Labors of an Epic Punk by Mark and Sheri Dursin was such an unexpected surprise! At first I wasn’t really sure what to expect, being an older woman reading a children’s book. However, like “Percy Jackson” and “Harry Potter”, these boys’ (and girls’) appeal knows no age limit. I thoroughly enjoyed the witty banter, the friendships, and the challenges that kept springing up and keeping me glued to the pages. There is never a boring moment, although at times it did seem to maybe stretch out a bit longer than necessary. While I was still really interested, I could see maybe younger ones with shorter attention spans being challenged to stay focused. But then it would pick right back up again and away we went! A highly entertaining and very well written adventure that incorporates Greek Mythology in a relatable, fun and modern way. Appropriate for ages 14 and up. (4 stars). Laura Clarke – Indie Book Reviewers

Sometimes you start a book thinking you know what to expect but then up being totally thrown for a loop. That’s how this book, Labors of an Epic Punk, was for me. I’ll be honest—I expected it to be an “ok read’ or another “Percy Jackson” wannabe, and I didn’t have the highest expectations. I was completely surprised how totally enraptured I was right from the beginning! And also how it does have its own distinctive feel that yes, we see other influences, but it still feels like its own unique universe and story-world, with its own personality – despite the ‘familiarity’ of several characters and their situations. There is enough ‘newness’ and action here to make it stand on its own, and Mac (short for Telemachus) is a great hero for us to root for. He isn’t perfect or invincible, but flawed and relatable, and his supporting cast of friends are terrific. The writing just sucks you in, but the unique and interesting characters (love Homer) and the action-packed circumstances that befall the crew just keep you hooked right until the end! Be warned, this is not some quick short children’s book – it has teeth and is definitely on the longer side. But that’s what makes it really engaging, in my opinion. At times I felt it could be pared down some, but it didn’t reduce my enjoyment any. (4-5 stars).  Stacy Decker – Indie Book Reviewers

This engaging page-turner is crafted with heart, humor and insight. Clearly, the authors know a great deal about the inner workings of young people, and they also know how to blend that knowledge into the flow of an adventure tale without slowing its pace. The characters are individuals, not merely the stock types often presented in young adult literature, individuals capable of significant change and growth during the course of their story. As a result, it’s easy for the reader to root for them and share in their moments of triumph. While the novel rewards those familiar with Greek mythology, such familiarity is not necessary to a reader’s enjoyment. The Dursins employ several clever narrative strategies to provide the uninitiated with the background they need in order to follow the action. And even though the setting is Ancient Greece, six years after the end of the Trojan War, the authors have created an environment which allows teenage readers today to see their own emotions, thoughts and concerns mirrored in the novel’s central characters. As a high school English teacher for several decades, I’ve scoured more than my share of young adult novels with an eye toward possible use in the classroom. Very, very few have come close to matching this book for its teen reader appeal and potential connections to a given curriculum. And on a selfish note, very, very few have provided me with such a pleasurable and rewarding reading experience. (5 stars) Steve Foley – Author of A Place at the Table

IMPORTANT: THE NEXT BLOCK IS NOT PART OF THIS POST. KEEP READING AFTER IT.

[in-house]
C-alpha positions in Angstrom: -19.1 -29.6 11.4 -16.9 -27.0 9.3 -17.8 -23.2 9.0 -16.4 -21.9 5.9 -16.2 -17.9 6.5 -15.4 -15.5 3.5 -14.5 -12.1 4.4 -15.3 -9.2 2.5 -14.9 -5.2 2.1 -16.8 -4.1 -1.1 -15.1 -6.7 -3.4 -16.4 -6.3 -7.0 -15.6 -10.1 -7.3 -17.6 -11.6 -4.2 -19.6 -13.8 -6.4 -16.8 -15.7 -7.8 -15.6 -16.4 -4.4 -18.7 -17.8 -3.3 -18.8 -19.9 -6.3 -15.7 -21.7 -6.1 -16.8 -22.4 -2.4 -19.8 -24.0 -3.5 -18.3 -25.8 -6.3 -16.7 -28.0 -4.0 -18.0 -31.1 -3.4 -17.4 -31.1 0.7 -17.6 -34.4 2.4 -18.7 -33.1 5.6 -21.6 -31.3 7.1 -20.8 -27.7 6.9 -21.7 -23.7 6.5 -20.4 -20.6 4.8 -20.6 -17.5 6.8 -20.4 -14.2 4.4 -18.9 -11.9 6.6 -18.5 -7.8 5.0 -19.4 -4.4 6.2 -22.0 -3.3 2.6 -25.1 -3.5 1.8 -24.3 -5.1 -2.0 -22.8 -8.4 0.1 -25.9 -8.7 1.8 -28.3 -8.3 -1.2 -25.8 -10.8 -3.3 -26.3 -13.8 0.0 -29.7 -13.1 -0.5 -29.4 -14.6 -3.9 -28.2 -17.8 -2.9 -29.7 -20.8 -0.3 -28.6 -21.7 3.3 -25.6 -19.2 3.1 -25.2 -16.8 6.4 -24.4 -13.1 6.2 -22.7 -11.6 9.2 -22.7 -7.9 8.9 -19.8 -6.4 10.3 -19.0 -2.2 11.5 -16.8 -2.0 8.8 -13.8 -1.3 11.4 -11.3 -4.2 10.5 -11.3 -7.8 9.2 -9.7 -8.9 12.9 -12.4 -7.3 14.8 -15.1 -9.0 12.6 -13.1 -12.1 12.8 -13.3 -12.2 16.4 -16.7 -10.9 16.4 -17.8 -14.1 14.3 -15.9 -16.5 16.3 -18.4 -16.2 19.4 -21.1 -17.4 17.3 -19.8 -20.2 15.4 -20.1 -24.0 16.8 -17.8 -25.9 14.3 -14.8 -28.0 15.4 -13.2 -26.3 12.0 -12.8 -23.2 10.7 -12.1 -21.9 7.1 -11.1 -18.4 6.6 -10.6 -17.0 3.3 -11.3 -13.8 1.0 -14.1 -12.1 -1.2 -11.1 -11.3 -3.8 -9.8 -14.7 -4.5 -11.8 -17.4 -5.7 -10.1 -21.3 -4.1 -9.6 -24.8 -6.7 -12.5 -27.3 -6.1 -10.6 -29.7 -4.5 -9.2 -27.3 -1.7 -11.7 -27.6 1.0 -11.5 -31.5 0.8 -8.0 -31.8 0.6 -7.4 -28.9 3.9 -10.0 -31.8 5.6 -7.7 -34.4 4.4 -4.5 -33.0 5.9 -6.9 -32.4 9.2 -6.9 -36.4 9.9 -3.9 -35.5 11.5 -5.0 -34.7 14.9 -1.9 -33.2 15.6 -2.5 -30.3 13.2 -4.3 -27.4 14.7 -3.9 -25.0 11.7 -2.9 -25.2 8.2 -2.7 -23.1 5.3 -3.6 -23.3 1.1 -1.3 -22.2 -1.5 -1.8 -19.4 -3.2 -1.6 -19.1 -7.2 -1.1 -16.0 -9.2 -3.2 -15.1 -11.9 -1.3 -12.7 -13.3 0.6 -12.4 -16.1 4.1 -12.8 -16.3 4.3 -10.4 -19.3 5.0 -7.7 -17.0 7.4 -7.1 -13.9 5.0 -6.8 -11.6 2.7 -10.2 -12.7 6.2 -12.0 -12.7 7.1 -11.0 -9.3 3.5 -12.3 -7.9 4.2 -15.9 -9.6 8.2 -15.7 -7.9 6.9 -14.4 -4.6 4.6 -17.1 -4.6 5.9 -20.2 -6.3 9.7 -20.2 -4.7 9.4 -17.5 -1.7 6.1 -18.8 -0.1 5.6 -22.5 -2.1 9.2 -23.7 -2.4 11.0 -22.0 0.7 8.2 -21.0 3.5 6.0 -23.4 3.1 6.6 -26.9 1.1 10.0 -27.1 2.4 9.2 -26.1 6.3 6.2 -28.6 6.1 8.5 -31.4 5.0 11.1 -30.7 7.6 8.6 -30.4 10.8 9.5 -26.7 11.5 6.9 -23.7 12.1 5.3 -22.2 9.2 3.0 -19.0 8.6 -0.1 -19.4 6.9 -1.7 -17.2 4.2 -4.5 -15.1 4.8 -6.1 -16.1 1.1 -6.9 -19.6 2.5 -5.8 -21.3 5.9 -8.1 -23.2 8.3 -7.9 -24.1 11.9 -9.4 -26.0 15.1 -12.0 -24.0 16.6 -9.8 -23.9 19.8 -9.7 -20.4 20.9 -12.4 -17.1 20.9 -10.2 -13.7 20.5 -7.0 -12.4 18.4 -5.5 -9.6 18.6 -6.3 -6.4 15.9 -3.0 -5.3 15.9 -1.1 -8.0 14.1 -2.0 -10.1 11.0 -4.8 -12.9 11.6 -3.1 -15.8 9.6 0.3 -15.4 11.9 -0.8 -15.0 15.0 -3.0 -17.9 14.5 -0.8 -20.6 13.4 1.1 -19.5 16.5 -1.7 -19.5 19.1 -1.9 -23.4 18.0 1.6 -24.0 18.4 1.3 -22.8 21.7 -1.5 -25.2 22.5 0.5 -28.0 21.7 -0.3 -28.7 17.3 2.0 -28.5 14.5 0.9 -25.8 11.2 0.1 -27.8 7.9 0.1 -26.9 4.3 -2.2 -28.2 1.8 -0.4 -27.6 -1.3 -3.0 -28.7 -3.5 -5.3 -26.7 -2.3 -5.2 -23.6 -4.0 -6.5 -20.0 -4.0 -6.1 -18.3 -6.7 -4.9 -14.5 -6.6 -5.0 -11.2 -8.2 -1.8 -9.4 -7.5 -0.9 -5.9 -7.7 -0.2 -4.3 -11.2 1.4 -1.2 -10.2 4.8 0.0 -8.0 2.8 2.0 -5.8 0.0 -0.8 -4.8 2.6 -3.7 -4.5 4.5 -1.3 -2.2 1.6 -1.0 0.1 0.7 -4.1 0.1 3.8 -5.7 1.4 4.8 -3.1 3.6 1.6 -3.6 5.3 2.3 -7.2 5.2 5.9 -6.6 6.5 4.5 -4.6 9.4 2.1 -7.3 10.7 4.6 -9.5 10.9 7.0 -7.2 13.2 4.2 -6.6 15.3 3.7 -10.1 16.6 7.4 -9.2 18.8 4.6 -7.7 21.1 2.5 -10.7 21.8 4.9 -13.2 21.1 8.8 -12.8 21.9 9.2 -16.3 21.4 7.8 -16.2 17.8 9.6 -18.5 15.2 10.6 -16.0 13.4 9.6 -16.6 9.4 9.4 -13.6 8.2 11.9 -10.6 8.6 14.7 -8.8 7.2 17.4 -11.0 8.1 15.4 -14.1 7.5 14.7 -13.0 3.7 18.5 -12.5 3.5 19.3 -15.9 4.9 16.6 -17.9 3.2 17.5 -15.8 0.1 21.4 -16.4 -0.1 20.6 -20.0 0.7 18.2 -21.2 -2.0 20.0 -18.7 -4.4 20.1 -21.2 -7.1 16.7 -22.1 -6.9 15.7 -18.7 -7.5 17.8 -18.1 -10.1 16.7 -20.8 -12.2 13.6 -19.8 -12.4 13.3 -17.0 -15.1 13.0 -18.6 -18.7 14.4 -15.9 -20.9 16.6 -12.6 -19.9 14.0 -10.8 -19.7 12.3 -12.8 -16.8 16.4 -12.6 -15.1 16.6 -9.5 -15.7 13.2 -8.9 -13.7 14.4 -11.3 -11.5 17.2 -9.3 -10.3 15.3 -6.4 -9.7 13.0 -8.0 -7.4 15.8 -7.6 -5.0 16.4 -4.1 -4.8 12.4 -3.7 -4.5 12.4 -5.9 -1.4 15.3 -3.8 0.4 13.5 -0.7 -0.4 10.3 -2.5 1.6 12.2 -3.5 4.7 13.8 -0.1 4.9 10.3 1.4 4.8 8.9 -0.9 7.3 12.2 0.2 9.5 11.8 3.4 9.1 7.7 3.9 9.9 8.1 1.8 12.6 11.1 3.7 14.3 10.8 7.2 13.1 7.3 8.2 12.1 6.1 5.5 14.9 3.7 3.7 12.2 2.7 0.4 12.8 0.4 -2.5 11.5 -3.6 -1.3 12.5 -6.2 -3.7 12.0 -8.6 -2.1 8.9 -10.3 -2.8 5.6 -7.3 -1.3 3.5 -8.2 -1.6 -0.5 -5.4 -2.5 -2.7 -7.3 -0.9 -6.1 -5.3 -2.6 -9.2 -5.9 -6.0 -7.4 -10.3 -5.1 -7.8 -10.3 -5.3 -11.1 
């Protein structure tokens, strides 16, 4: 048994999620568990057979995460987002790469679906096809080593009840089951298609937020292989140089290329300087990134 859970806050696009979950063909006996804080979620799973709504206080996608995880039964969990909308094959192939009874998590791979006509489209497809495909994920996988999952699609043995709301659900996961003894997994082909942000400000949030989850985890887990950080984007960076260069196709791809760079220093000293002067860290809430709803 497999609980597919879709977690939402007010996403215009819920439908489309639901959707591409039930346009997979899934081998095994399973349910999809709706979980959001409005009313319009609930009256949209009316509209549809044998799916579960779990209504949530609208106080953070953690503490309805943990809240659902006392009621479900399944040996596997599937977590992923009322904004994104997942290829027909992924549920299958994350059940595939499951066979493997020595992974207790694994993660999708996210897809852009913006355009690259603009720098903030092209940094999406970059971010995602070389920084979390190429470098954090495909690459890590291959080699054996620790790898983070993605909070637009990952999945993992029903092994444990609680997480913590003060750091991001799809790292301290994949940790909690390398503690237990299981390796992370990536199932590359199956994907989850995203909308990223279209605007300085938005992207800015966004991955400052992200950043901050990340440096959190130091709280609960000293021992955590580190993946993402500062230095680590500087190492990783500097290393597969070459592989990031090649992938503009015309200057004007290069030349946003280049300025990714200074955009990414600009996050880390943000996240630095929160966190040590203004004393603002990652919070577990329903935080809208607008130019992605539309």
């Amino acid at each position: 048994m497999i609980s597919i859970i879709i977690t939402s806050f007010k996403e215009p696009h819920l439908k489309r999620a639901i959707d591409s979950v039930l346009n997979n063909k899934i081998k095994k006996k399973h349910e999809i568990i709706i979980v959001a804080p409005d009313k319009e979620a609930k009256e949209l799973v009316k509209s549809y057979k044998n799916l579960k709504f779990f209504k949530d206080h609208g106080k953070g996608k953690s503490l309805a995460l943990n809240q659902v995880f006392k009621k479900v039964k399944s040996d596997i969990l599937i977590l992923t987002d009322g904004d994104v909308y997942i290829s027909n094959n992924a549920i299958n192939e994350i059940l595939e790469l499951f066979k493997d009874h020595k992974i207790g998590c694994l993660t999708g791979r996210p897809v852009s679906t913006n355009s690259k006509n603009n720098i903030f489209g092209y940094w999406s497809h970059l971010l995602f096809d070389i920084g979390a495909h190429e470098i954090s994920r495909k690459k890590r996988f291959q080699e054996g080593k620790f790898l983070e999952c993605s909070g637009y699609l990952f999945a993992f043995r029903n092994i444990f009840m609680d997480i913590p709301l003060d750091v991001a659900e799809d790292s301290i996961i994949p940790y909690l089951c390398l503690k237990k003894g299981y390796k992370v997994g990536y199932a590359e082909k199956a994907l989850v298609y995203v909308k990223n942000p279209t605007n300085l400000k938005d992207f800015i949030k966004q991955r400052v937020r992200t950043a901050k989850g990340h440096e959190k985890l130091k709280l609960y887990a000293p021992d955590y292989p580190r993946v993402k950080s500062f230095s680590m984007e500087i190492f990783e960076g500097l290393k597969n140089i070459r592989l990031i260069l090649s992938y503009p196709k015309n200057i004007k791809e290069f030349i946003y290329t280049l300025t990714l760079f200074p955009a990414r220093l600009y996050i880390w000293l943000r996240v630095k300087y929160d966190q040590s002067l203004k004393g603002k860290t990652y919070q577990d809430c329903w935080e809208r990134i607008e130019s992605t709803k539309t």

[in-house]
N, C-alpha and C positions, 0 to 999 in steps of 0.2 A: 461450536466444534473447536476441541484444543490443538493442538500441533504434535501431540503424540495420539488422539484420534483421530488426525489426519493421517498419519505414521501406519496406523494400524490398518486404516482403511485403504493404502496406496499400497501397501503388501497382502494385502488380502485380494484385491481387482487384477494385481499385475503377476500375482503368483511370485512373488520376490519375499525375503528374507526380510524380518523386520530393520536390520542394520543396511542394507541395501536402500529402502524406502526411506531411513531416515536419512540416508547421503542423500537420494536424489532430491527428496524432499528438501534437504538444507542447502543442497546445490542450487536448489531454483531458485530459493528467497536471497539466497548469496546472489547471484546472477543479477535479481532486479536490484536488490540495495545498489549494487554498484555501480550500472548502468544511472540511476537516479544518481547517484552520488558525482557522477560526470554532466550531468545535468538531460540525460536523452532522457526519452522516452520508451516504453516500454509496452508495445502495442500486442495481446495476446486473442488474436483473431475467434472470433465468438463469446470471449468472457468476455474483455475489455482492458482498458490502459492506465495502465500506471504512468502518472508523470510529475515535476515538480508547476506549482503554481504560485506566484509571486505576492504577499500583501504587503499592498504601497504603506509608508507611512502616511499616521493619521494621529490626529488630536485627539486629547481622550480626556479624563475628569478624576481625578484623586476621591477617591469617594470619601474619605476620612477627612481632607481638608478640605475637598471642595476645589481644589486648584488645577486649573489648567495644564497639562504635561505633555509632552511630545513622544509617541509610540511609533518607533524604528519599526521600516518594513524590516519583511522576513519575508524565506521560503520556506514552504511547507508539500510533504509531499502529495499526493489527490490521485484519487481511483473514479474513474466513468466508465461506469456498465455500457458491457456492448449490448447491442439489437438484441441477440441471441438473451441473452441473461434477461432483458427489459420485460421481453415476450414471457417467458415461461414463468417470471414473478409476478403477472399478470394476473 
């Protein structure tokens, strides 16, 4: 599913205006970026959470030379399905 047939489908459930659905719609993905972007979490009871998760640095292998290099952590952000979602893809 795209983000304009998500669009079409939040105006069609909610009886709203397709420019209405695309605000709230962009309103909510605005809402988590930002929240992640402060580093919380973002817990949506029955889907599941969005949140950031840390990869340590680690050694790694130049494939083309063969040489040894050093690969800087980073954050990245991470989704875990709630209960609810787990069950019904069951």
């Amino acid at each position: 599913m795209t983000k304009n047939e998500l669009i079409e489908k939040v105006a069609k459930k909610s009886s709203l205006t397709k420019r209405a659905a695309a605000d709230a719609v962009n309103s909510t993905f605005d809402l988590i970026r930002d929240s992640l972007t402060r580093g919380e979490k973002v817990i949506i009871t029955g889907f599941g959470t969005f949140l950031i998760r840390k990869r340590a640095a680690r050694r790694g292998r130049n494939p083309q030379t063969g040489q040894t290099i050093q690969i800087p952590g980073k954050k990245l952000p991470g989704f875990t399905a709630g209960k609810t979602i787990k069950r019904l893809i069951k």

Move over Percy Jackson and co. There’s a new Greek kid in town. Mac’s the name (short for Telemachus), and while he may not be the child of a god, he’s the son of a hero, which is just as tough. When I switched my college freshman seminar from something vaguely societal-sounding and “easy” to Homer’s Epics, my counsellor looked at me like I was nuts. “Why?” she asked. My response: “Because I love Greek myth.” In short, I also loved this book. Mac’s transformation is fantastic. His entire character makes sense, and his relationship with his mom is the most beautiful parent-child relationship I’ve read in a long time. As the book’s description says, this is a school story that just happened to take place 3000 years ago. It’s ancient but modern, serious but funny. It’s everything I remember about every “I’m not good enough” teenage feeling I ever had, times a thousand. Mac’s under the ultimate pressure. It’s bad enough living up to normal standards. He has to live up to a great war hero’s image. It’s huge, and yet, while it was times a thousand, it was all just so normal. I could relate to Mac’s situation as clearly as if it were happening today. I love Mac’s friends, too. Homer (yes, that Homer) is the friend who wants Mac to succeed but also to live vicariously through Mac’s heroism. Outgoing Theo and caring drama student Calliope are twins but so distinct as characters. Their sibling relationship comes off so well, too. And Andie. Oh, Andie. She has a special place in my heart. She has just as many emotional struggles as Mac, and I loved how their situations kind of mirrored each other. I loved watching their relationship blossom and grow into something truly spectacular. The narration flows great. The dialogue is fresh and snappy. There’s plenty of action that’s set off by slower scenes of Mac and his crew learning to be a group of friends. I saw myself in some of these characters and was able to identify with them easily. To sum up, I could probably think of something to criticize, but I’d have to really sit here and think—maybe read the book again and search for missing commas or something. This is the high school story about Odysseus’s son I never knew I wanted. The end ties everything up, which makes me a bit sad. I want a sequel so badly. (5 stars) Mary DeSantis – Kit ‘N Kabookle